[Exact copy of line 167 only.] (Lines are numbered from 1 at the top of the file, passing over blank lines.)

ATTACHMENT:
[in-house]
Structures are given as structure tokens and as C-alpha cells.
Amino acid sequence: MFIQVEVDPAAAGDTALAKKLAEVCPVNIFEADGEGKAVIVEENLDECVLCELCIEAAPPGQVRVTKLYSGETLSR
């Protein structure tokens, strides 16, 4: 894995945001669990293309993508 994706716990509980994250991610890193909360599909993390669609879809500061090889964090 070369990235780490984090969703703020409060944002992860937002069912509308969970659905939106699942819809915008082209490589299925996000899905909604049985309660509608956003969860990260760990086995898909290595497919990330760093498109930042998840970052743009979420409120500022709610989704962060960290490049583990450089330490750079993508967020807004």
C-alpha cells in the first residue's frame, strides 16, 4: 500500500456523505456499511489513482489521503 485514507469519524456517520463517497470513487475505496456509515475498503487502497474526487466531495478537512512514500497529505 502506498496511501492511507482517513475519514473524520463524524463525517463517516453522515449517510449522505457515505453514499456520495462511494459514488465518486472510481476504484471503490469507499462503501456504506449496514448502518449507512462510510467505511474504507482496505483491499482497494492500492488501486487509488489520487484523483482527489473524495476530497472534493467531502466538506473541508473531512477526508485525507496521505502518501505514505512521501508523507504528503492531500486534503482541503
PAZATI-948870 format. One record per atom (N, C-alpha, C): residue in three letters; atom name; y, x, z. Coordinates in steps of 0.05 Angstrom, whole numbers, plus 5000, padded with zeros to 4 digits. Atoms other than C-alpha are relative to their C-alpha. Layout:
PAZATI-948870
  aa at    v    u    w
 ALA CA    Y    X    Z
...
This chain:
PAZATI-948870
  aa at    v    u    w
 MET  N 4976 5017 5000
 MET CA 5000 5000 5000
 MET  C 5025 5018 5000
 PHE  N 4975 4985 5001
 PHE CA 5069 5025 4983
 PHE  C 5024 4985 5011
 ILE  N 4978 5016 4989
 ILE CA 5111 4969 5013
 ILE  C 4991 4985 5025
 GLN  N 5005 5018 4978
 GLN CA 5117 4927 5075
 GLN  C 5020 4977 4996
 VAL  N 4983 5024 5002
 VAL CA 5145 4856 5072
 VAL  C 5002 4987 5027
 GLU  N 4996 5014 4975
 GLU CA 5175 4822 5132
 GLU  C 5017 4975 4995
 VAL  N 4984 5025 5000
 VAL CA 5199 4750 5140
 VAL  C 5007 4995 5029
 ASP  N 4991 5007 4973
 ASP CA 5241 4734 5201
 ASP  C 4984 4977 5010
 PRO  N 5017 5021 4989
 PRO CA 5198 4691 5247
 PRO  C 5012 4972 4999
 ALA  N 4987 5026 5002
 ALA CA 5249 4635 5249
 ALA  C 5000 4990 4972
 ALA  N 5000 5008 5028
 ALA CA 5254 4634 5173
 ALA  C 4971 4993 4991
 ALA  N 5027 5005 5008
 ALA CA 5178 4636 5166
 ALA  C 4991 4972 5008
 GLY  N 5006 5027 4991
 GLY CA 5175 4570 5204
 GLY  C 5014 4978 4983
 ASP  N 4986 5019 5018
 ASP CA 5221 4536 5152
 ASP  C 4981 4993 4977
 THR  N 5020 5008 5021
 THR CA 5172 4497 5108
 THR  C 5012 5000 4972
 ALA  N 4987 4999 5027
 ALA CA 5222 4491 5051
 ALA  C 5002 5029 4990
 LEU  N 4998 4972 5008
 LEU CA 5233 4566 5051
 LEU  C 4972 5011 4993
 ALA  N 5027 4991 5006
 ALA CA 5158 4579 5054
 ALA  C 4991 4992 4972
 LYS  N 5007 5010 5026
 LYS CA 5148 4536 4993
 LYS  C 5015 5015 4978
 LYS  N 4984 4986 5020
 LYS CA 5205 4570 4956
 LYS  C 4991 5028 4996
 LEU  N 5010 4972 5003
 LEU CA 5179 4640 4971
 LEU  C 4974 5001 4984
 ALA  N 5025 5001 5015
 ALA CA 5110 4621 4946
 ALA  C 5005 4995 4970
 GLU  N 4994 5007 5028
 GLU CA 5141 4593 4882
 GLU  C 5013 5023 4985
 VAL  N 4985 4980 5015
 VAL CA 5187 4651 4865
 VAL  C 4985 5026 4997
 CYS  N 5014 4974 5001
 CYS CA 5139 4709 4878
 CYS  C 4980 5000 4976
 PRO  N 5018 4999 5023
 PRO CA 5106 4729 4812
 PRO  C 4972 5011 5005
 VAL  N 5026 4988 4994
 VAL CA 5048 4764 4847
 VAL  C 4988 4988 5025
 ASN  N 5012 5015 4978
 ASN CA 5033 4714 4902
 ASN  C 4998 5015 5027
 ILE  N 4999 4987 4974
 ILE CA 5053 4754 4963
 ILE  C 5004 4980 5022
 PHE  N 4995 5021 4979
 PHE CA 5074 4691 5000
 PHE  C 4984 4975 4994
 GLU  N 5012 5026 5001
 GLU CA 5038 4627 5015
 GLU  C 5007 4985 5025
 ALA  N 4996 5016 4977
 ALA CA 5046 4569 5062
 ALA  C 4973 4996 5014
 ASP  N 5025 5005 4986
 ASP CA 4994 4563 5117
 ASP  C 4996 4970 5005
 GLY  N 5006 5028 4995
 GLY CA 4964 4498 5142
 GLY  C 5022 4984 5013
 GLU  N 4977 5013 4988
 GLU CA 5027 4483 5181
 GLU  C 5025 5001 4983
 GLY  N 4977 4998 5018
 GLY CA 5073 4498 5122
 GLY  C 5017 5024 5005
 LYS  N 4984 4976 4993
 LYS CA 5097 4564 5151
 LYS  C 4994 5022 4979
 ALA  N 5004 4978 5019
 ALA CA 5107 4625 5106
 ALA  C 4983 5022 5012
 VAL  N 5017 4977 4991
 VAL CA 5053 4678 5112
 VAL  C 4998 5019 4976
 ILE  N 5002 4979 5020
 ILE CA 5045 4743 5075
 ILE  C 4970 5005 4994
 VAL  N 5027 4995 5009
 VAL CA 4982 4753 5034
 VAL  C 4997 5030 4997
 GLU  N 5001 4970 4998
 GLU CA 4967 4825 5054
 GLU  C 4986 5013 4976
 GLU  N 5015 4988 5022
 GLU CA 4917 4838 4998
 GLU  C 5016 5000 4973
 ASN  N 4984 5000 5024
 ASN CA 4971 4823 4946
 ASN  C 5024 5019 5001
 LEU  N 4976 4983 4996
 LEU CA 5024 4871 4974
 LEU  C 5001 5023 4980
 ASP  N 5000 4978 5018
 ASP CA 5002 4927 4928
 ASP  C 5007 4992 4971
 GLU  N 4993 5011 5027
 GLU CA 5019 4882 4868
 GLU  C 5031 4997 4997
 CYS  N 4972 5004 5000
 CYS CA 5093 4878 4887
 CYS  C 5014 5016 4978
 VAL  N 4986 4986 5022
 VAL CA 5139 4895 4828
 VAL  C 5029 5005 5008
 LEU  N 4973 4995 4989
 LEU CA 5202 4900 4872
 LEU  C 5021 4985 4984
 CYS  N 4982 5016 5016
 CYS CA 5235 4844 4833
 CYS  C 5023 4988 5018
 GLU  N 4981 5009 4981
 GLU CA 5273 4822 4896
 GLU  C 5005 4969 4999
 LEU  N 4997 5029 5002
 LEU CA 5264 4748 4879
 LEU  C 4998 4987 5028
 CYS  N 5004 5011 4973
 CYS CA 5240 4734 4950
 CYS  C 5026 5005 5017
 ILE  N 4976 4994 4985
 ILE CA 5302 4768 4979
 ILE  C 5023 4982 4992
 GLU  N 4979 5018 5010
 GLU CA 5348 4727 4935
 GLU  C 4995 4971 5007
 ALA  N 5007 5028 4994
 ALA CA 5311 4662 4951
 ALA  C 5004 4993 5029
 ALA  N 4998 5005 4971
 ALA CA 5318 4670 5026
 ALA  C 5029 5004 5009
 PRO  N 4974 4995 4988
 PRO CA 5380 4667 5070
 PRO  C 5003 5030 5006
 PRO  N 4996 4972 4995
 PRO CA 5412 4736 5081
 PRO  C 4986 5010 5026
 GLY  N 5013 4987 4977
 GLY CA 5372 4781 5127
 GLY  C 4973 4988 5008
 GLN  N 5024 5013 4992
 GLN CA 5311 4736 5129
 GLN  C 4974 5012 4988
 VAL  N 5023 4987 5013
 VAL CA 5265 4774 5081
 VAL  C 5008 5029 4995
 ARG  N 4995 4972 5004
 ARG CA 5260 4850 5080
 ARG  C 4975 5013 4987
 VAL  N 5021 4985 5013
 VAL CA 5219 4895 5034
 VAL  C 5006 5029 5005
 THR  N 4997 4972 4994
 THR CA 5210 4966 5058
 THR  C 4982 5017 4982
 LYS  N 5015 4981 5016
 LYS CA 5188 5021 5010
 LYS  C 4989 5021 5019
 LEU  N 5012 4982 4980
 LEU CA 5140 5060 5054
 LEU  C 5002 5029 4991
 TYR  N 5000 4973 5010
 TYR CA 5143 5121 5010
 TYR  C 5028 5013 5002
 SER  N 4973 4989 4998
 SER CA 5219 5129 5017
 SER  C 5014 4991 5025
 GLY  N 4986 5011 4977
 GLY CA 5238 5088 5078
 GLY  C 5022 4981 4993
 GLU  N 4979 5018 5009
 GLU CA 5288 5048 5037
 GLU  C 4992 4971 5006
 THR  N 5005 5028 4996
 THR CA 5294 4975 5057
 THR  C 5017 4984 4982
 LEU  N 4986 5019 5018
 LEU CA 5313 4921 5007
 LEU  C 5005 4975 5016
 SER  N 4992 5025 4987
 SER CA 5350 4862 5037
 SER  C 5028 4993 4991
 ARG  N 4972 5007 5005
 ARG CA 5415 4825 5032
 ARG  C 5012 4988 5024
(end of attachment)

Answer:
 GLU  N 4981 5009 4981